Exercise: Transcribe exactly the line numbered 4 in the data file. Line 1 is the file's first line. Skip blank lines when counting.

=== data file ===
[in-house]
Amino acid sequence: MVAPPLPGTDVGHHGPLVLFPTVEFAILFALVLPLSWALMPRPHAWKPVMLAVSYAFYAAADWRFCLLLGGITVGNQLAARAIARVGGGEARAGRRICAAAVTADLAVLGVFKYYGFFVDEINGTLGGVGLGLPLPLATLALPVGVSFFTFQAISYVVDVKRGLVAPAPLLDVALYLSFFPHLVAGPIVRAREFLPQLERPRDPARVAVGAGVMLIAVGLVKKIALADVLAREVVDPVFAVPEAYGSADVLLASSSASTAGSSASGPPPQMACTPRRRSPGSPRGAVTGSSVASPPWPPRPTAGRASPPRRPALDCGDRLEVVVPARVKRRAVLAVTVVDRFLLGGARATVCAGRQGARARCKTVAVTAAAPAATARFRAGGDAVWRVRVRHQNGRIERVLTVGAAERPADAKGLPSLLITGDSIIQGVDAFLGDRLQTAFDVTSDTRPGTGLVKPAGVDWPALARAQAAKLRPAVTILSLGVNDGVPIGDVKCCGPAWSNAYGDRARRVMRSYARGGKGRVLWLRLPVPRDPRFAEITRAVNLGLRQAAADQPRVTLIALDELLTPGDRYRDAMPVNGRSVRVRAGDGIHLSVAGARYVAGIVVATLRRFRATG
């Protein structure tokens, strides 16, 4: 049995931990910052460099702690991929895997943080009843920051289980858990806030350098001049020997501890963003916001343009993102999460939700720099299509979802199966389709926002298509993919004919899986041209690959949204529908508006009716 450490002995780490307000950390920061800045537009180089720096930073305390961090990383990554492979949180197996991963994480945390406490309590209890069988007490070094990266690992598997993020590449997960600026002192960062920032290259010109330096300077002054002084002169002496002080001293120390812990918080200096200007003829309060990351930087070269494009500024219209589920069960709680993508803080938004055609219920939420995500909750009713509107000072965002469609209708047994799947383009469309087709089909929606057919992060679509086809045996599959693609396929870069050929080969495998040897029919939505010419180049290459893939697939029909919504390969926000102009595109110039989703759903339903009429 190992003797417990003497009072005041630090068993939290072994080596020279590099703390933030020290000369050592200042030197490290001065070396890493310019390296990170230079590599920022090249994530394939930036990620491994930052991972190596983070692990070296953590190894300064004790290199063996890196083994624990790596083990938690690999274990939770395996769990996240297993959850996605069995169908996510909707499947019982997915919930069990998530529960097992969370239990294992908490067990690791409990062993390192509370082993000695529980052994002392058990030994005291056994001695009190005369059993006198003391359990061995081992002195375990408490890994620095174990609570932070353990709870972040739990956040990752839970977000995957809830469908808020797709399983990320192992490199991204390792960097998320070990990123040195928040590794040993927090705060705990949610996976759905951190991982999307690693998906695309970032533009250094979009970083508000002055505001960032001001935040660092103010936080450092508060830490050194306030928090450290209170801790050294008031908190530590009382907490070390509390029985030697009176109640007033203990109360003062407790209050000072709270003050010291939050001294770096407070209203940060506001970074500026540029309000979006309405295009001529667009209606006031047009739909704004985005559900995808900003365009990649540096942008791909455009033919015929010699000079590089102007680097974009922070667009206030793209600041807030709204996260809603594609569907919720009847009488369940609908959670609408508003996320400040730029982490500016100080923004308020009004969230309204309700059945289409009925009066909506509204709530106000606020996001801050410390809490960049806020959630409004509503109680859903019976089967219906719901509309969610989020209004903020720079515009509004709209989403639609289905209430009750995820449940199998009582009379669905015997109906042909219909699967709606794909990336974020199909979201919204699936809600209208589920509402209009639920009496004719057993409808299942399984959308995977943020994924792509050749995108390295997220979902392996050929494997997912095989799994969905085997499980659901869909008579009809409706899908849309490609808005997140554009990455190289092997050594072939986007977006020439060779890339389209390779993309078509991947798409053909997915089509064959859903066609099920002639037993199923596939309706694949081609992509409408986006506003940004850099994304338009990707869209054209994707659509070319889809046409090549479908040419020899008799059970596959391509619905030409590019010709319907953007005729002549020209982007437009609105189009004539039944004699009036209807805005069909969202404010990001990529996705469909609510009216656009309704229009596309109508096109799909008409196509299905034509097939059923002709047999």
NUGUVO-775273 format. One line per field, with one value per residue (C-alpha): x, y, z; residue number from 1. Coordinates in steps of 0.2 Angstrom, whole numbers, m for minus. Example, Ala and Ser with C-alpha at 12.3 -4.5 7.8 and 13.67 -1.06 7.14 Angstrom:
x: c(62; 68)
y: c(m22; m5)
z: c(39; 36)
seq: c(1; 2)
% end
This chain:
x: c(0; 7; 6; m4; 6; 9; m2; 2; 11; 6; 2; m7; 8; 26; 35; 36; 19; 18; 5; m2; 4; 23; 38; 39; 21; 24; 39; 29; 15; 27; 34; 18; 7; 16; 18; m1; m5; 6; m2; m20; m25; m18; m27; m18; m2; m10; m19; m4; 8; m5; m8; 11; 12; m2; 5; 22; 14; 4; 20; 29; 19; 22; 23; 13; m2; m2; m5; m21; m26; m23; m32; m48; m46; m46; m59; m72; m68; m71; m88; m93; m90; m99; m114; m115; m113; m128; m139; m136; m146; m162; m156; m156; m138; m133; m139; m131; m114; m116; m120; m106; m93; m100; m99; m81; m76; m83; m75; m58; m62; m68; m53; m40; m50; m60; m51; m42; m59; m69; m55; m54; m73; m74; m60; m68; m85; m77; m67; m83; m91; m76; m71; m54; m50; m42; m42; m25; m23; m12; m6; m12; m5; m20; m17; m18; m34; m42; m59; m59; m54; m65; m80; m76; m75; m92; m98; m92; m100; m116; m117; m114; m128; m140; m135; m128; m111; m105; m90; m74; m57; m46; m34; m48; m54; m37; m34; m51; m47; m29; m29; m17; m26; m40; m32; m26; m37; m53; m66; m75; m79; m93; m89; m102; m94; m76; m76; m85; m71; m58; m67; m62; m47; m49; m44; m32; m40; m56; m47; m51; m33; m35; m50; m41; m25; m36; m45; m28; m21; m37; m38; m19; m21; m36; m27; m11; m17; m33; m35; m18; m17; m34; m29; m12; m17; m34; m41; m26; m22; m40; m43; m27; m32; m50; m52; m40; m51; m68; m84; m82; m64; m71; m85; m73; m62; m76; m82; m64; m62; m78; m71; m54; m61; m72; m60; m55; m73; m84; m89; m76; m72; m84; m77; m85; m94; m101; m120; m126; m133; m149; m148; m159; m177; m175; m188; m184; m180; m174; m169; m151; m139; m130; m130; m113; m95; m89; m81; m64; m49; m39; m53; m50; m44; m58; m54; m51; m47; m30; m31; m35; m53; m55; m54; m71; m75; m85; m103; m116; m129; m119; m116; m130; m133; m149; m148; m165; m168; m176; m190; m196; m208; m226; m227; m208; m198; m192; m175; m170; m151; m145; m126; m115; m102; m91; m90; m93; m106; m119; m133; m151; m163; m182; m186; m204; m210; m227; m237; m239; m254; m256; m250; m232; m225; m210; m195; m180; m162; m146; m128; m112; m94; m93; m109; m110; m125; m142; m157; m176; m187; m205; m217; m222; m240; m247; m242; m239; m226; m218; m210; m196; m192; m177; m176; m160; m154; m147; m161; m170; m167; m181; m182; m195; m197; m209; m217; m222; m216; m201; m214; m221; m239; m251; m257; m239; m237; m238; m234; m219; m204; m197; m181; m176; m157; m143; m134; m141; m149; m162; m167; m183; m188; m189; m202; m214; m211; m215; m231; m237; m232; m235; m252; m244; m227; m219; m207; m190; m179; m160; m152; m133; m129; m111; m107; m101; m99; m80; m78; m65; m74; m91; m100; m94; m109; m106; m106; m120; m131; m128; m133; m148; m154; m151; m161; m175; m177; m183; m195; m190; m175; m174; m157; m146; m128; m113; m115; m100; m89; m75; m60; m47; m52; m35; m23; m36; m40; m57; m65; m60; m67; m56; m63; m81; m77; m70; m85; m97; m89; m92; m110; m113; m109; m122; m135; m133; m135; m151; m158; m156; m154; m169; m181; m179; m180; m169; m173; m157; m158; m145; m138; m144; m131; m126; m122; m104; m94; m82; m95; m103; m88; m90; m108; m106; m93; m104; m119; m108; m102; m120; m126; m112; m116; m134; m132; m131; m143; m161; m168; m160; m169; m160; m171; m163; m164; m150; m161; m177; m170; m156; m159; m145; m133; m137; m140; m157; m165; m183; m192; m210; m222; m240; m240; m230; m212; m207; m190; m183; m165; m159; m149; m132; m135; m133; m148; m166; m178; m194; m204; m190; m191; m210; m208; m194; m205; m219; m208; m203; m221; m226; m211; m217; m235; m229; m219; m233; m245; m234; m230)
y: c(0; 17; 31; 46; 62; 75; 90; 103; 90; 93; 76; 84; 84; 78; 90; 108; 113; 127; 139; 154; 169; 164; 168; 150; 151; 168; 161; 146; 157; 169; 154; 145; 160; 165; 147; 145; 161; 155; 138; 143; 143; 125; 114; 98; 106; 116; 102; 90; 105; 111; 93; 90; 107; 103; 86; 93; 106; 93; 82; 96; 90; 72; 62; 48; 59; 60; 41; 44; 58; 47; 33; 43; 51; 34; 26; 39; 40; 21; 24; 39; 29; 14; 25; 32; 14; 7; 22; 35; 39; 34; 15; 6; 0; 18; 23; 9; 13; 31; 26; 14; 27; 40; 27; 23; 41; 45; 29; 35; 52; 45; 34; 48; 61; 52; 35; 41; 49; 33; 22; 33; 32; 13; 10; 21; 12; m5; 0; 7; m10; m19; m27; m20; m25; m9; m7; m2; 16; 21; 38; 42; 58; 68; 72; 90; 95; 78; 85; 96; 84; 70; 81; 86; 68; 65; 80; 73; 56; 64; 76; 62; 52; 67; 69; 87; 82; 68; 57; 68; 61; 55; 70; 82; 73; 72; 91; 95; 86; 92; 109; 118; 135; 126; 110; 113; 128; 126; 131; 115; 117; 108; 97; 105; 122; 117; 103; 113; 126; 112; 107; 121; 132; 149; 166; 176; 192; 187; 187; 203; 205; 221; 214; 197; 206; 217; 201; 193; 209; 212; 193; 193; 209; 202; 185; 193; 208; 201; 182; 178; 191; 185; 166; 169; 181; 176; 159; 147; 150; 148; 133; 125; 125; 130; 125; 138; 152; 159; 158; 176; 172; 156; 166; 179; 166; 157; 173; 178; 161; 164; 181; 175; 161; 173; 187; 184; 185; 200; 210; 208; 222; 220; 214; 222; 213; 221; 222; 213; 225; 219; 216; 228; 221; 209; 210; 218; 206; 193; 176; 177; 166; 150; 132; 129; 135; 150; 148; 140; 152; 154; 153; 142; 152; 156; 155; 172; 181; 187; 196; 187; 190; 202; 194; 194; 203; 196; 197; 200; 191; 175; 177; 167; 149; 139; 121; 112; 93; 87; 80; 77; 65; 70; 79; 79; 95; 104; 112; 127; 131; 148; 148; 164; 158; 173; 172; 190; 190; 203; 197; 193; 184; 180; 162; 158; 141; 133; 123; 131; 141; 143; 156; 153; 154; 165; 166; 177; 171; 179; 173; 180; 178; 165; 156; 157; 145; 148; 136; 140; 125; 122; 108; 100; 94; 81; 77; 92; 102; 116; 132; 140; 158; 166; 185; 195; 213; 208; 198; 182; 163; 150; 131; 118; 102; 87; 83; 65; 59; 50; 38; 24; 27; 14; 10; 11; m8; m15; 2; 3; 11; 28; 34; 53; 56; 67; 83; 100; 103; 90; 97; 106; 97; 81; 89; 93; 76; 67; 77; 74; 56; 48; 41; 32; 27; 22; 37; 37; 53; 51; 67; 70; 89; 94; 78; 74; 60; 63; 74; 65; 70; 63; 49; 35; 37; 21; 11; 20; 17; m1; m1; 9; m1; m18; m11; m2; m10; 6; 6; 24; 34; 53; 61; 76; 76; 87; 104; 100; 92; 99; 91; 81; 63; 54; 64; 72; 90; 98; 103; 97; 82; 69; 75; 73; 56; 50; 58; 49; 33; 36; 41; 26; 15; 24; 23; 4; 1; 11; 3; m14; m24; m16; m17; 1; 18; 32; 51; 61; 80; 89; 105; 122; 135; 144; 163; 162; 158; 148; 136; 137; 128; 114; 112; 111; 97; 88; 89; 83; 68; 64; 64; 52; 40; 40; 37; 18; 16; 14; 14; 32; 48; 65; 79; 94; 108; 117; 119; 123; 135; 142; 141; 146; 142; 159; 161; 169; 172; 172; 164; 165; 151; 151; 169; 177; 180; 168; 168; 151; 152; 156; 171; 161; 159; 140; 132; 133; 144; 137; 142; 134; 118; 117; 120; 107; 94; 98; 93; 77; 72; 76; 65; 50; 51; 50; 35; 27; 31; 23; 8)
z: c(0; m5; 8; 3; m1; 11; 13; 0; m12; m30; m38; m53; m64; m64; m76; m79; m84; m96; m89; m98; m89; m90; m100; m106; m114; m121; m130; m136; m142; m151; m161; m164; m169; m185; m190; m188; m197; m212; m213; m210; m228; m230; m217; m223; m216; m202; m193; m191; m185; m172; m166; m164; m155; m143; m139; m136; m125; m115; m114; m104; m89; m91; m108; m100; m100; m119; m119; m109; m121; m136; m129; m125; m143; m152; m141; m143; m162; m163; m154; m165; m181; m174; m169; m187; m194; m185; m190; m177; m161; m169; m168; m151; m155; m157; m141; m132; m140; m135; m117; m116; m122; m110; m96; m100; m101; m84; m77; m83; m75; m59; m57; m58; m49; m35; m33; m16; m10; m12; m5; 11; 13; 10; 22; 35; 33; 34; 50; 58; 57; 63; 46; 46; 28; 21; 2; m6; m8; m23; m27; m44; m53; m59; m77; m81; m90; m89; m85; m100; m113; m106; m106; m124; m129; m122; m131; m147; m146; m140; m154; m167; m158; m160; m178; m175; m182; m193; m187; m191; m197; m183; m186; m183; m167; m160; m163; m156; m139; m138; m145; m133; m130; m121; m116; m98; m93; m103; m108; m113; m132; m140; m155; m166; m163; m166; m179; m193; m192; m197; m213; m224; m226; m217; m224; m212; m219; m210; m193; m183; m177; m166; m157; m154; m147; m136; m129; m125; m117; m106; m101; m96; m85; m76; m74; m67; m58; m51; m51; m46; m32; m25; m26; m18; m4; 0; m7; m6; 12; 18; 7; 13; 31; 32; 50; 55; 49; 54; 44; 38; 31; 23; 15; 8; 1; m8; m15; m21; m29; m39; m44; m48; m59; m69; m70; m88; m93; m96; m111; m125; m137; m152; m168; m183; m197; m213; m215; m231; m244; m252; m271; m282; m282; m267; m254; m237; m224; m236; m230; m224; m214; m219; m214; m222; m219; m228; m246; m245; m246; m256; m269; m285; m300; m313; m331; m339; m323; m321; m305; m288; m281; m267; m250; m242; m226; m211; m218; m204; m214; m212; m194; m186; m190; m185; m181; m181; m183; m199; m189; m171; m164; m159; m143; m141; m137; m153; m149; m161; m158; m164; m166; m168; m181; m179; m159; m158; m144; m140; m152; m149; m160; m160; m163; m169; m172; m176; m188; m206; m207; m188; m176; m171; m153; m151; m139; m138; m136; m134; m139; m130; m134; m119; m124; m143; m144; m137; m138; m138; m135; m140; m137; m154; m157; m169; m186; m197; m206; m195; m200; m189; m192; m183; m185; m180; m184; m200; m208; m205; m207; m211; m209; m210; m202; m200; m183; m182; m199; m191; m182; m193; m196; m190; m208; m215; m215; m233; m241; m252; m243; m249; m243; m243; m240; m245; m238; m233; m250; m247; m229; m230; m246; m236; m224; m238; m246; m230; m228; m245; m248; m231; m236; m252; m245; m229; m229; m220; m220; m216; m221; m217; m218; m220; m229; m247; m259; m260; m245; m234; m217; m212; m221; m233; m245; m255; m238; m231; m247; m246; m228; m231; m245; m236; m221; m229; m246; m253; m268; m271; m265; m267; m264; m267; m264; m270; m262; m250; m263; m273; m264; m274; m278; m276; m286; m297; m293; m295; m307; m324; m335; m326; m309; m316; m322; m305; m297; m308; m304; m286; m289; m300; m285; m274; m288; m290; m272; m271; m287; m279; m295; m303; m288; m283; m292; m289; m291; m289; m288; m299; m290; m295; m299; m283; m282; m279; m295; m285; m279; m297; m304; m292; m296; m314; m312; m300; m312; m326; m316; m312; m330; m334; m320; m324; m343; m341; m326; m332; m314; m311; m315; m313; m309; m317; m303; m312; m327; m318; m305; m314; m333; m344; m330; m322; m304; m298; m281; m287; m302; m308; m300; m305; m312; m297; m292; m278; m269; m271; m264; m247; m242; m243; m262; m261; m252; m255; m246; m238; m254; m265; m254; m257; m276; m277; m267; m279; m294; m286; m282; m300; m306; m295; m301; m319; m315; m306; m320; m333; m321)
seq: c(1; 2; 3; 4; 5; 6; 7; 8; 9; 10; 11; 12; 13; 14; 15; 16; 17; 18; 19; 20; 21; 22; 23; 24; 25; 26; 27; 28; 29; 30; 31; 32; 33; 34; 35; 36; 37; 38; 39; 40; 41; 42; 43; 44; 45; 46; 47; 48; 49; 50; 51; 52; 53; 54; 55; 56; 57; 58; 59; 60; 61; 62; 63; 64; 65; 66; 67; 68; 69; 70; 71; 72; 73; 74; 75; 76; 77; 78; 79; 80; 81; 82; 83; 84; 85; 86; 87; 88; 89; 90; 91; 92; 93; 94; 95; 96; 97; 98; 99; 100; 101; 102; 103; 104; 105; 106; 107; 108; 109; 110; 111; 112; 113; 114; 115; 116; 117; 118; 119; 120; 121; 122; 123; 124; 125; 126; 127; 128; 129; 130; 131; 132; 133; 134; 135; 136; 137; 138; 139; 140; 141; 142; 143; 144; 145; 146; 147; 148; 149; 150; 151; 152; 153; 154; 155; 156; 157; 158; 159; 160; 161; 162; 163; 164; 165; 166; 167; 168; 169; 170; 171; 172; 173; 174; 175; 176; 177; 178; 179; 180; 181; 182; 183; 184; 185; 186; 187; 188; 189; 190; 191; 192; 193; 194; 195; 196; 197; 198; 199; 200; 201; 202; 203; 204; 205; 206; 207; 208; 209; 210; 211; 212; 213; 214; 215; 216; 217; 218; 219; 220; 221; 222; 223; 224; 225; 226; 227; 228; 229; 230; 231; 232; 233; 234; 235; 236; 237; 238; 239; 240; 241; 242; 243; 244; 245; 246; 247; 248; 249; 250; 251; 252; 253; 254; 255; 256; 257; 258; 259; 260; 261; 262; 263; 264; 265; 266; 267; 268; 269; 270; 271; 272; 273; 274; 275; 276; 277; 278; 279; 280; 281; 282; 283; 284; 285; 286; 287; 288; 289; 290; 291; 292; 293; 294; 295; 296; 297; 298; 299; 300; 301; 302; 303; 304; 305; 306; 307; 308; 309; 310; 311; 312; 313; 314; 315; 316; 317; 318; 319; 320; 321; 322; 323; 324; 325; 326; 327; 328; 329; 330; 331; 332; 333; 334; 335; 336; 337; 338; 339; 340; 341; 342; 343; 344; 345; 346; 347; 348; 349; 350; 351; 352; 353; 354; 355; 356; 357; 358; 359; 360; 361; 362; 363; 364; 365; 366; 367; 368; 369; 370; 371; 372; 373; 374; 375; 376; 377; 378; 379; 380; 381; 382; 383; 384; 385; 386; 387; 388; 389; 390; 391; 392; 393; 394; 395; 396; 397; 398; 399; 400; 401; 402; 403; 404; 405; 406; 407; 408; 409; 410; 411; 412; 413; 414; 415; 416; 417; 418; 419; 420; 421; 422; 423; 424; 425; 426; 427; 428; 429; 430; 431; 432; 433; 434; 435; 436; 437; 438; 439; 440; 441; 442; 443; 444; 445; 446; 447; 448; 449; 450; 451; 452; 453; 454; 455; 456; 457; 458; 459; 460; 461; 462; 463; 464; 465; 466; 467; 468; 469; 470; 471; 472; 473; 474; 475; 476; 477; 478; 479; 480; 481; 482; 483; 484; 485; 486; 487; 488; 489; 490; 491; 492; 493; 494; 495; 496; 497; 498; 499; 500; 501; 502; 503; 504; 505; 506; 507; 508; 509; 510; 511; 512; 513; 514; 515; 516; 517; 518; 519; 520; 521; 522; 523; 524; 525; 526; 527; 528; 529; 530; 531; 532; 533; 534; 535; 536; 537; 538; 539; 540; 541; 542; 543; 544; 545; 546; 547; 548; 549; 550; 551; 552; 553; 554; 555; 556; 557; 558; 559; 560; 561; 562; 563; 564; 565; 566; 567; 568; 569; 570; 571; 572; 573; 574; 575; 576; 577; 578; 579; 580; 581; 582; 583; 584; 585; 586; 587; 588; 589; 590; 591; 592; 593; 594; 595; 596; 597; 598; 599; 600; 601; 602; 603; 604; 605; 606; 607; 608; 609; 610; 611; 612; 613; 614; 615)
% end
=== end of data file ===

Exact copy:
NUGUVO-775273 format. One line per field, with one value per residue (C-alpha): x, y, z; residue number from 1. Coordinates in steps of 0.2 Angstrom, whole numbers, m for minus. Example, Ala and Ser with C-alpha at 12.3 -4.5 7.8 and 13.67 -1.06 7.14 Angstrom: